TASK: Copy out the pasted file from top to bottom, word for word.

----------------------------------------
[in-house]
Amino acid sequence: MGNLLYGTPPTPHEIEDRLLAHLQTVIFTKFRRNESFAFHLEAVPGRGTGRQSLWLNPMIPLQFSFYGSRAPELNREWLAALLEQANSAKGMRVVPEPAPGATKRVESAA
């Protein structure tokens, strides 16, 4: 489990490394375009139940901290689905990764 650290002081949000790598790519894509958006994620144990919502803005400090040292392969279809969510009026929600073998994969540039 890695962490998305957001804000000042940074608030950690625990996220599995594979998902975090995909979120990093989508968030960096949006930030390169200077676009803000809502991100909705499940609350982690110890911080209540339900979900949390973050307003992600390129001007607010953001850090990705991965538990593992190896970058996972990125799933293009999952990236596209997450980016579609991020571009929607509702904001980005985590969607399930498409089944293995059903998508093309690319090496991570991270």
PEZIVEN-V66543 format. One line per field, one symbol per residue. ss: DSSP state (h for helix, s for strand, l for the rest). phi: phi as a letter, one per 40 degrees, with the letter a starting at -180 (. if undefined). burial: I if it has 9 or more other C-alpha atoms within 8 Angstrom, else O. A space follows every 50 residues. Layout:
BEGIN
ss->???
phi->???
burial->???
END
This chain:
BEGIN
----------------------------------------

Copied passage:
[in-house]
Amino acid sequence: MGNLLYGTPPTPHEIEDRLLAHLQTVIFTKFRRNESFAFHLEAVPGRGTGRQSLWLNPMIPLQFSFYGSRAPELNREWLAALLEQANSAKGMRVVPEPAPGATKRVESAA
């Protein structure tokens, strides 16, 4: 489990490394375009139940901290689905990764 650290002081949000790598790519894509958006994620144990919502803005400090040292392969279809969510009026929600073998994969540039 890695962490998305957001804000000042940074608030950690625990996220599995594979998902975090995909979120990093989508968030960096949006930030390169200077676009803000809502991100909705499940609350982690110890911080209540339900979900949390973050307003992600390129001007607010953001850090990705991965538990593992190896970058996972990125799933293009999952990236596209997450980016579609991020571009929607509702904001980005985590969607399930498409089944293995059903998508093309690319090496991570991270």
PEZIVEN-V66543 format. One line per field, one symbol per residue. ss: DSSP state (h for helix, s for strand, l for the rest). phi: phi as a letter, one per 40 degrees, with the letter a starting at -180 (. if undefined). burial: I if it has 9 or more other C-alpha atoms within 8 Angstrom, else O. A space follows every 50 residues. Layout:
BEGIN
ss->???
phi->???
burial->???
END
This chain:
BEGIN